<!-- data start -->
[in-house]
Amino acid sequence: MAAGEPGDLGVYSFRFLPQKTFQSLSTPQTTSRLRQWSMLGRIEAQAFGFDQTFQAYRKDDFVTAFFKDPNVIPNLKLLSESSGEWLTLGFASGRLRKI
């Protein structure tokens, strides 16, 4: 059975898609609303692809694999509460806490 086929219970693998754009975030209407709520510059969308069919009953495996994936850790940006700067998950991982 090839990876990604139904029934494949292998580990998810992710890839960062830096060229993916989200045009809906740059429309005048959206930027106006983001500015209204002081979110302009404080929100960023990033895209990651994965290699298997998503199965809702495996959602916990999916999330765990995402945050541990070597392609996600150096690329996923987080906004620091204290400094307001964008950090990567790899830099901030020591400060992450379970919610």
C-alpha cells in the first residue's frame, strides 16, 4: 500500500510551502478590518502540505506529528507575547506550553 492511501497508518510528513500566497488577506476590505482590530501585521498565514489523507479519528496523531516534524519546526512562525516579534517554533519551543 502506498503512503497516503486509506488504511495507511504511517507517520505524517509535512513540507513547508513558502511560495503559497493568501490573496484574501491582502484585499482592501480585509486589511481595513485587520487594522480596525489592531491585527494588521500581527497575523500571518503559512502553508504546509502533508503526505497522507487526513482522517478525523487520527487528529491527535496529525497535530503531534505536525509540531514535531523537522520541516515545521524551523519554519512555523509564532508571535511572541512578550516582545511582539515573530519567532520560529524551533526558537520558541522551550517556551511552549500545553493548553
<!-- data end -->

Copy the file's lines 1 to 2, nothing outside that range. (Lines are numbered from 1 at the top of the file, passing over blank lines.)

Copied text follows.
[in-house]
Amino acid sequence: MAAGEPGDLGVYSFRFLPQKTFQSLSTPQTTSRLRQWSMLGRIEAQAFGFDQTFQAYRKDDFVTAFFKDPNVIPNLKLLSESSGEWLTLGFASGRLRKI